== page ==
5.3.2. Chief Justice Stone concurred, but he was not swayed by the equal protection clause arguments. Rather, he was of the opinion that the act violated due process. In answer to the attorney general’s claim that due process was met because there was a hearing, Judge Stone rebutted that the hearing was insufficient as the purpose of the hearing was simply to determine if the procedure would be detrimental to his health and not to determine whether he did, in fact, have inheritable criminal traits. Citing Buck v Bell, he acknowledged that a state can limit the personal liberty of an individual to prevent the inheritance of socially dangerous behaviors, but this could only be done after a hearing that provides them with the opportunity to challenge the motion. In his interpretation of the law, subjecting an entire class of people to such an invasion of privacy and personal liberty without affording individuals the opportunity to defend themselves violates the due process clause of the 14th amendment

6. Influence

6.1. Involuntary sterilization has not been completely eliminated from practice. However, the process to get approval for these procedures is more complex in order to comply with the constitution. For example, Georgia requires a petition be filed by the guardians, an examination by two physicians, hospital approval for the procedure, and a hearing that provides a judge with clear and convincing evidence that the procedure is necessary

6.2. This case set a precedent that legislation cannot impede on fundamental rights such as marriage and procreation without due process. One ruling that expanded on this was that of Griswold v. Connecticut (1965), where it was determined that the use of contraception was a family right and a right of privacy that cannot be impeded without due process. Evidence of this can be seen in the increased availability of contraception and the fact that minors do not need parental consent to obtain birth control.

7. Impact

7.1. T.M.H. v. D.M.T., 79 So.3d 787 (2011)

7.1.1. Citing Skinner v Oklahoma’s finding that procreation is one of the basic civil rights, the appeals court ruled that the trial court interpretation of the statute violated the constitution and this basic right.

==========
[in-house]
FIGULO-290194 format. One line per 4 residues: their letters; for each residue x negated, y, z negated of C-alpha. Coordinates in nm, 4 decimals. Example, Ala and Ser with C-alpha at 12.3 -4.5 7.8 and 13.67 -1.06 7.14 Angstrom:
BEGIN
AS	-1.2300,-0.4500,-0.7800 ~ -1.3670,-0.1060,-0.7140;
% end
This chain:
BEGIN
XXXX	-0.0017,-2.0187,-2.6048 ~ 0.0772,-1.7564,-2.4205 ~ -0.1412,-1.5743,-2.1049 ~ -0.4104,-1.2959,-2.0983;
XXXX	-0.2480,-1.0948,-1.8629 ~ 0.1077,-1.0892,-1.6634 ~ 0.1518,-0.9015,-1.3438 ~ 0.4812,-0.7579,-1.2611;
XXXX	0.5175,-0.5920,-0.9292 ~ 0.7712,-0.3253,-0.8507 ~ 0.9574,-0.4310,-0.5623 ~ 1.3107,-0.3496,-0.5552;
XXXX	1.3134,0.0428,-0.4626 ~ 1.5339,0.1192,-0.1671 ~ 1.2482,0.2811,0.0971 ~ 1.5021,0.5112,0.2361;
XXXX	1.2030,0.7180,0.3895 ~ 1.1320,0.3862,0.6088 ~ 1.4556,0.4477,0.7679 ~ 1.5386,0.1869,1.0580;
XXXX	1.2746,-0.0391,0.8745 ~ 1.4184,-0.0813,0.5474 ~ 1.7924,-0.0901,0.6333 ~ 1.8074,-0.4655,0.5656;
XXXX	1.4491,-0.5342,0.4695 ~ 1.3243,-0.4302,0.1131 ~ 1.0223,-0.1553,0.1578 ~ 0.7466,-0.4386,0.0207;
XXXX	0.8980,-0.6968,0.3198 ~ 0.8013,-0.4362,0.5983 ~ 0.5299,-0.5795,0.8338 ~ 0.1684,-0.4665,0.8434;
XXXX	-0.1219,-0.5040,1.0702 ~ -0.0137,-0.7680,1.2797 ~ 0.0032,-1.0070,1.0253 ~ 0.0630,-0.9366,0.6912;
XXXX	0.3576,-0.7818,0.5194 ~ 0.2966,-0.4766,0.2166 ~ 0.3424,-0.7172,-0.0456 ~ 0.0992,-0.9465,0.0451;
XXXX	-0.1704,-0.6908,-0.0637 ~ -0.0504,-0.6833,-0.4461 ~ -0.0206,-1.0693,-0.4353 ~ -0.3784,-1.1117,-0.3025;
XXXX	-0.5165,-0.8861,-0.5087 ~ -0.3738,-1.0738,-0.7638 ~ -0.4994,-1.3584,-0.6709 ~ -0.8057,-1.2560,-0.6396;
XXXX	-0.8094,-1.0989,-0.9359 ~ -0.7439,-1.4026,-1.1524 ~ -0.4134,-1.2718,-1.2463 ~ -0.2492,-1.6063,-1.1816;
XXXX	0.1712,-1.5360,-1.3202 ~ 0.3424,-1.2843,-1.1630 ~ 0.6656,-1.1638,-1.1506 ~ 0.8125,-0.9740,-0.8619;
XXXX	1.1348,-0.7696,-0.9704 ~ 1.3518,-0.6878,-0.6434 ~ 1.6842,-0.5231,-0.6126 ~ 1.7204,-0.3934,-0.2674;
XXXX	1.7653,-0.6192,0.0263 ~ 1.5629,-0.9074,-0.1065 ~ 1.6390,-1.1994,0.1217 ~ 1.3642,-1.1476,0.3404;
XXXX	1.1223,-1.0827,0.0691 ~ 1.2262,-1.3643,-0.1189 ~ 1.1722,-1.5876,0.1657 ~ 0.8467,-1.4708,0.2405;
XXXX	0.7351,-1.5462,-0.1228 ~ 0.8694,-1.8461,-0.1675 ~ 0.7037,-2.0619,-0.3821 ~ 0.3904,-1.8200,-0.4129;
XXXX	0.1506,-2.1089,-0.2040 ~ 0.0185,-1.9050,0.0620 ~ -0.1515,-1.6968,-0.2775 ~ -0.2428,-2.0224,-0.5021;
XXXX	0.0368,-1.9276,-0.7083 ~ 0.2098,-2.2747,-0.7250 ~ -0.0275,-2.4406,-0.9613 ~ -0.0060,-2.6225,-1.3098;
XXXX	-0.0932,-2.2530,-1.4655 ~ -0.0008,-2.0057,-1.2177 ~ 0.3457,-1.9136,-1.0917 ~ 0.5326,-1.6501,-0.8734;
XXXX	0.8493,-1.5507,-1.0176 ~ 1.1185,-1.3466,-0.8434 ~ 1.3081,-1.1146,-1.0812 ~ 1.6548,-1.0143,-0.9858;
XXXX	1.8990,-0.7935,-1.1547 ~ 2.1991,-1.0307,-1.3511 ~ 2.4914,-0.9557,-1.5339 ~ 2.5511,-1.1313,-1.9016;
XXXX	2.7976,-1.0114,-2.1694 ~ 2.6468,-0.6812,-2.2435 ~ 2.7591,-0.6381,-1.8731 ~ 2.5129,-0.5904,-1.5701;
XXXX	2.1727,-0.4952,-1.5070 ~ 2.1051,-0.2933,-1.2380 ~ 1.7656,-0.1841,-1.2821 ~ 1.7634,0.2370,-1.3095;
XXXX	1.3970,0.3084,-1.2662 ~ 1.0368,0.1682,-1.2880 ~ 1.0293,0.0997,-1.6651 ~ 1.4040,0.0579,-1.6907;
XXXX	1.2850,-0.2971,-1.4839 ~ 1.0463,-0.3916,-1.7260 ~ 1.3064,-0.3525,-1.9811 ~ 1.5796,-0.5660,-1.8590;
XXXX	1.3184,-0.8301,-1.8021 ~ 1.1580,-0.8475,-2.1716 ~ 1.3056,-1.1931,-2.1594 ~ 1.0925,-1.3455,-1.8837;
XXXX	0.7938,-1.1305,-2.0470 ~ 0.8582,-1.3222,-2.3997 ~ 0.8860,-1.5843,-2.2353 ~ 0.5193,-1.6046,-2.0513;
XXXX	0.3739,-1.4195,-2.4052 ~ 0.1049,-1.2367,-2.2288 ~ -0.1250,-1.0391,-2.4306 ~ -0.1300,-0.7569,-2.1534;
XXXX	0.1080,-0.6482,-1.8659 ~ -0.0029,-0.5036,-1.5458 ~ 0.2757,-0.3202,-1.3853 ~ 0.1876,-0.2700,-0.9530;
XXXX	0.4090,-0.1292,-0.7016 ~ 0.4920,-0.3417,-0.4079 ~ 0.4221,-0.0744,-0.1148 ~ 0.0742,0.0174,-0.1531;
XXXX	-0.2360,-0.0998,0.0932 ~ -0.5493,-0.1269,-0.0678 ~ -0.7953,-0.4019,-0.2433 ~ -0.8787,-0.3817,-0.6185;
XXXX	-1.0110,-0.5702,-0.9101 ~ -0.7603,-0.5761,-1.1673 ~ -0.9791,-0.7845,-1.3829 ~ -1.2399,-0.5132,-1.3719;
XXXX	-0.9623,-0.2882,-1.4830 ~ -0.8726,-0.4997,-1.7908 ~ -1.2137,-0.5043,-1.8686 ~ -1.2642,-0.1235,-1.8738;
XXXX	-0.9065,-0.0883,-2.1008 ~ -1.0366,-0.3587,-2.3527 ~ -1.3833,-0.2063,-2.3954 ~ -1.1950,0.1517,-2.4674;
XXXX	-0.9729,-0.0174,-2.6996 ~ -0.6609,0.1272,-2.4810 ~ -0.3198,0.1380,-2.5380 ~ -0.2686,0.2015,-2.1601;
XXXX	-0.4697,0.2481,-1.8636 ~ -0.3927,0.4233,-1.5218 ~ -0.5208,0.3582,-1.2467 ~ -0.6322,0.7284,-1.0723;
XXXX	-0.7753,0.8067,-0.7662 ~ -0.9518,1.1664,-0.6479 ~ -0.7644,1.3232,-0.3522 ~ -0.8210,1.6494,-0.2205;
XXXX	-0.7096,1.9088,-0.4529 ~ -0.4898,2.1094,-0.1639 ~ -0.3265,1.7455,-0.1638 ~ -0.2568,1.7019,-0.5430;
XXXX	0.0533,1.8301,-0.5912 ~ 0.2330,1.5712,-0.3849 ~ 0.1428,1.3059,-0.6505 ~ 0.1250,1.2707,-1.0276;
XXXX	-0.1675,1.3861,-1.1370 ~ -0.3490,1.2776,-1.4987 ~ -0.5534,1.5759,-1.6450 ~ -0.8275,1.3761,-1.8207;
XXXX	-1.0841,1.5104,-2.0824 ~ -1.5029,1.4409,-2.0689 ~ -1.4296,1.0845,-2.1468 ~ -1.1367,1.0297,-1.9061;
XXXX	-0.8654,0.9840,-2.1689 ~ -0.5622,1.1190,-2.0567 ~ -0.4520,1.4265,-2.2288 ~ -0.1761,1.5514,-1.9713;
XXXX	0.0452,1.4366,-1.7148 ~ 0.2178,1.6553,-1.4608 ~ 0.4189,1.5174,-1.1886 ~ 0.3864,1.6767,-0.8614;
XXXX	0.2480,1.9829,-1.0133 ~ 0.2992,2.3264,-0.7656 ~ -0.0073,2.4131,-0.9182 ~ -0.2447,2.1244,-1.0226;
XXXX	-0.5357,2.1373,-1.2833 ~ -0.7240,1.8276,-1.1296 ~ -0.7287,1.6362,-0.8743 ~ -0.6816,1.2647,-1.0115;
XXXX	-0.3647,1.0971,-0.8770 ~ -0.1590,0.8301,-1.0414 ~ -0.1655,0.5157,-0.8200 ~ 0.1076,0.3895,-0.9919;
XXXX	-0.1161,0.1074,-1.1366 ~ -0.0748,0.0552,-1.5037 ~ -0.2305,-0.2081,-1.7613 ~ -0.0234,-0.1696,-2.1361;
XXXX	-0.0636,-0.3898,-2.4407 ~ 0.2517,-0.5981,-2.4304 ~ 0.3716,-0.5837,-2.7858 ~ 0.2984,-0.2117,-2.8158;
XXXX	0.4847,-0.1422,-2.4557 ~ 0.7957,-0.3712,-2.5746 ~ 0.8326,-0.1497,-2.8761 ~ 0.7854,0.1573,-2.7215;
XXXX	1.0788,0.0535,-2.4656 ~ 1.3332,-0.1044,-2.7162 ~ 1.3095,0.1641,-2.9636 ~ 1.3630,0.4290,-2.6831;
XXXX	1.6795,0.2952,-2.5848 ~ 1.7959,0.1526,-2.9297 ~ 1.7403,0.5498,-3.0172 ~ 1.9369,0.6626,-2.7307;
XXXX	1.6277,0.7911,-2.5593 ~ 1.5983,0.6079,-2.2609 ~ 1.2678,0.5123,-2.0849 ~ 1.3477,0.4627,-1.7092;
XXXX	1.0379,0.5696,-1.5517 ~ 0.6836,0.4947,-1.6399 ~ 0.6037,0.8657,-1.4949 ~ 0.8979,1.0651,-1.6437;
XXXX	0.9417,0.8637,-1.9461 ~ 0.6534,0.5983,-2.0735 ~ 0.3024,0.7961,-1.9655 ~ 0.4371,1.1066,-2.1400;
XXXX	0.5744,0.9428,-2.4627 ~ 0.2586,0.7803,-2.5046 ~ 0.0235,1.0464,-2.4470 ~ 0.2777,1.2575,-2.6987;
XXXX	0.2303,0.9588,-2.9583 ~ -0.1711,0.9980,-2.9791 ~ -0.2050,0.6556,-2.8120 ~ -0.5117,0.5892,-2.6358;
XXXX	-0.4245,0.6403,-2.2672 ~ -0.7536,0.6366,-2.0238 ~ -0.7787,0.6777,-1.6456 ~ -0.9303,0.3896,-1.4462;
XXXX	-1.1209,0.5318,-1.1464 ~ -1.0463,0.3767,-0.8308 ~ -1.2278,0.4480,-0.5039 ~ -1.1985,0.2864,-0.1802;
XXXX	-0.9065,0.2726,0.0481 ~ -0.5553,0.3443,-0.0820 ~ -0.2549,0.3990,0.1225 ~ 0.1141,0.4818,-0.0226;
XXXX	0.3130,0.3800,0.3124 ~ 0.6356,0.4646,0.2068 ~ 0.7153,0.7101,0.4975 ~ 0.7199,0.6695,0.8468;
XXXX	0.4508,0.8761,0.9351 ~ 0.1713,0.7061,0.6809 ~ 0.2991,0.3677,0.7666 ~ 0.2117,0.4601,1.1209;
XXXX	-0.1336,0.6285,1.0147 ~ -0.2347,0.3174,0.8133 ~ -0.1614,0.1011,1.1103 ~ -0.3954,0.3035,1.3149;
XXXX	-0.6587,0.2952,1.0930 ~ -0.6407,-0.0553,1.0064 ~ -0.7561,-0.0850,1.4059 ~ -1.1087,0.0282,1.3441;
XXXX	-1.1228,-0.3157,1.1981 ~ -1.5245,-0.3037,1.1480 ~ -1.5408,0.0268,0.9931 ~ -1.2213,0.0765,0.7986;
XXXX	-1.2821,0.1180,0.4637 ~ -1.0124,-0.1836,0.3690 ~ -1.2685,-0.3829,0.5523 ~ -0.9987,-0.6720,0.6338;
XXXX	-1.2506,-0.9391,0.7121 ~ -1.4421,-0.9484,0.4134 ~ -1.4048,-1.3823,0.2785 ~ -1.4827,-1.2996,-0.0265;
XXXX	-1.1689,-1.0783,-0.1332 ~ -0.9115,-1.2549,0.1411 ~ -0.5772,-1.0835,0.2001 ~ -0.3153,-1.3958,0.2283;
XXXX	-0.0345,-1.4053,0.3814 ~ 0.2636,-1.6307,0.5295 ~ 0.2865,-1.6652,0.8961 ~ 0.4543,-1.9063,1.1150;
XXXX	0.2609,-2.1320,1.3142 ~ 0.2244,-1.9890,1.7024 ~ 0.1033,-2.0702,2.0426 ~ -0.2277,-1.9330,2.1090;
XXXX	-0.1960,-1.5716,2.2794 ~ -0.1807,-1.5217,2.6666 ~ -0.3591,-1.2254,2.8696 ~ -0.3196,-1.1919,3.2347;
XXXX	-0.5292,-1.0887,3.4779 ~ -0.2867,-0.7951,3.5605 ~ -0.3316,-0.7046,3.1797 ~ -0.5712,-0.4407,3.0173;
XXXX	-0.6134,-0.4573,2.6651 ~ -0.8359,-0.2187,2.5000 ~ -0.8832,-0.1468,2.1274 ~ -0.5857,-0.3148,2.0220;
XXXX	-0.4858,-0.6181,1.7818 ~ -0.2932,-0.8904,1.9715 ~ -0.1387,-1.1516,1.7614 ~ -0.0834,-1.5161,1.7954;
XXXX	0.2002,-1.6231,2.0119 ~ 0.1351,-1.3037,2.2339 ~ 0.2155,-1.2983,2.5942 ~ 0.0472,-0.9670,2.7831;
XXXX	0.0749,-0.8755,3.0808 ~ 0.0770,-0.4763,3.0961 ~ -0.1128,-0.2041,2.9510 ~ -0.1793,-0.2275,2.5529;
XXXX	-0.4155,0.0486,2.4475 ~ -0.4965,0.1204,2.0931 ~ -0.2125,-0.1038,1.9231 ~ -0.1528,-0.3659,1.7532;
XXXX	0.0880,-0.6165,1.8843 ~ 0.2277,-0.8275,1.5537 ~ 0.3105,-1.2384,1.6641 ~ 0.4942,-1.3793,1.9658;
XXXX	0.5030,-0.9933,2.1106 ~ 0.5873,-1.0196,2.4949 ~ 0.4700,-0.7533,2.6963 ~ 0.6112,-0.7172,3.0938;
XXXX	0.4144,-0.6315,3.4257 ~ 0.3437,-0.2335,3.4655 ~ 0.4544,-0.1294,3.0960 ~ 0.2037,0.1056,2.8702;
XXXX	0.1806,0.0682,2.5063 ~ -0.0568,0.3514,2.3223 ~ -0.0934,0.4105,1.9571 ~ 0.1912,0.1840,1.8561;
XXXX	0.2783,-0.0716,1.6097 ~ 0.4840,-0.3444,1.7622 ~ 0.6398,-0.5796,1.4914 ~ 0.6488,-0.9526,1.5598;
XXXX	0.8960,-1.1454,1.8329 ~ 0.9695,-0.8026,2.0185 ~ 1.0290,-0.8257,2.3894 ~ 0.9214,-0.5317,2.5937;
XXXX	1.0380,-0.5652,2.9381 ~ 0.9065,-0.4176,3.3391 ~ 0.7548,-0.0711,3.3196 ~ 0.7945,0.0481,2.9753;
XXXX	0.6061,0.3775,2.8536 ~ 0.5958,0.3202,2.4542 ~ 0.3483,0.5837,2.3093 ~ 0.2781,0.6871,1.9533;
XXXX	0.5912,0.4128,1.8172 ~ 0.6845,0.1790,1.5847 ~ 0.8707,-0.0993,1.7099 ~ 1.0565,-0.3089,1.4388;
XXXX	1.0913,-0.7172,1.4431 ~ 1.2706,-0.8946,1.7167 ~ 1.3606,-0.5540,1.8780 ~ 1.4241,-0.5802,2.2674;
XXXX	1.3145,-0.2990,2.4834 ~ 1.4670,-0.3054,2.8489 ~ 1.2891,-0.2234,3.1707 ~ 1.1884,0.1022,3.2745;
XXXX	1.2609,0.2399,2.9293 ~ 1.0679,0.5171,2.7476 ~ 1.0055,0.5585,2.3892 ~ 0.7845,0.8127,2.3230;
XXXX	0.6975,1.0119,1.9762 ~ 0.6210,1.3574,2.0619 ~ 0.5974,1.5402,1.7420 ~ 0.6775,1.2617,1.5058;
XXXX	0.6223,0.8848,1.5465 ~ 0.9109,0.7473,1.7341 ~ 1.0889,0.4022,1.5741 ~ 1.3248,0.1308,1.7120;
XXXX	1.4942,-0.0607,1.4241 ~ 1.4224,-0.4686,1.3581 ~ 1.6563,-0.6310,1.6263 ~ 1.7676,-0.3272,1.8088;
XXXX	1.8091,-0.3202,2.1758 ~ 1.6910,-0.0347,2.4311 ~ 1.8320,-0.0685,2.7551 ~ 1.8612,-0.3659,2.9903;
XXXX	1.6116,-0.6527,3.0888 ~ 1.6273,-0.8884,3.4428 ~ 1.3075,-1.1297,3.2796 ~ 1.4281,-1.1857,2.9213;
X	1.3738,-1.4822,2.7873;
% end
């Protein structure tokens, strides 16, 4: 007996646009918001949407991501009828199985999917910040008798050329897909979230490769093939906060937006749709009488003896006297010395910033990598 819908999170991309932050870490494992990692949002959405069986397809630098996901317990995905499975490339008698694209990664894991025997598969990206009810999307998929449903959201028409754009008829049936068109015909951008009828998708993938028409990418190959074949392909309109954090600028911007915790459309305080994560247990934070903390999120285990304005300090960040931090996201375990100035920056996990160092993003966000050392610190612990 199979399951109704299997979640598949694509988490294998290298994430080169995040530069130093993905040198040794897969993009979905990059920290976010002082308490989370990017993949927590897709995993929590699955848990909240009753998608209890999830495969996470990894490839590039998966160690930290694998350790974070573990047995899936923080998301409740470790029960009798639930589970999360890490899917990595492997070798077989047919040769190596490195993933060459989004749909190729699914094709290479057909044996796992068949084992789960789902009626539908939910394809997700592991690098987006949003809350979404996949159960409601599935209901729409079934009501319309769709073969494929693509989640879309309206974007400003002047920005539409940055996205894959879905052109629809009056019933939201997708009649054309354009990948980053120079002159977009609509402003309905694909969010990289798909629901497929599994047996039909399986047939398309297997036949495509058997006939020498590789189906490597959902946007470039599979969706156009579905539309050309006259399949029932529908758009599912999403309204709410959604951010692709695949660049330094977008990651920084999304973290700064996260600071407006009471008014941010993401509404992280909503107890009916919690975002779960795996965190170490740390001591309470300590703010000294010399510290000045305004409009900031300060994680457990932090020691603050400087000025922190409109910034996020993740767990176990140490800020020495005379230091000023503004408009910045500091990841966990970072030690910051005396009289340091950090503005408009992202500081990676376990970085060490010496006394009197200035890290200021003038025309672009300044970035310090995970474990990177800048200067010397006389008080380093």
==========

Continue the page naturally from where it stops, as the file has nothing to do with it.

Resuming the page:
7.2. Gerber v. Hickman, 264 F.3d 882 (2001)

7.2.1. Citing Skinner v Oklahoma, the court ruled that Skinner v Oklahoma established the principle that procreation is a fundamental right and that the case set a precedent that prisoners do have a right to maintain their ability to bear children after their imprisonment. They expanded on this by concluding that, because the finding in Skinner v Oklahoma relied heavily on the right to procreate, it can be inferred that prisoners should be allowed the right to retain these rights while in prison, albeit in an alternative form in this case.

8. Importance

8.1. As healthcare professionals, we are ethically required to do no harm. This state-mandated practice had the protection to create an ethical dilemma for the providers involved in the process. Knowing the outcome of this case, providers are empowered to question or object to new policies or laws that force them to engage in providing care that is not evidence-based.

9. References

9.1. Gerber v. Hickman, 264 F.3d 882 (2001) Parental consent and notice for contraceptives threatens teen health and constitutional rights.(2006). Center for Reproductive Rights. Accessed from Parental Consent and Notice for Contraceptives Threatens Teen Health and Constitutional Rights | Center for Reproductive Rights Ne’eman, A. (2018). Washington state may make it easier to sterlize people with disabilities. ACLU. Access from Skinner v. Oklahoma, 316 U.S. 535 (1942) T.M.H. v. D.M.T., 79 So.3d 787 (2011) 1942 WL 54254 (U.S.) (Appellate Brief) Supreme Court of the United States. Jack T. SKINNER, Petitioner, v. STATE of Oklahoma, ex rel. Mac Q. Williamson, Attorney General.

9.2. Eugenics - Wikipedia KeyCite Yellow Flag - Negative Treatment Overruling Recognized by State, Dept. of Social and Health Services v. Parvin, Wash.App. Div. 1, June 9, 2014 62 S.Ct. 1110 Supreme Court of the United States SKINNER v. STATE OF OKLAHOMA ex rel. WILLIAMSON, Atty. Gen. of Oklahoma. No. 782. | Argued and Submitted May 6, 1942. | Decided June 1, 1942.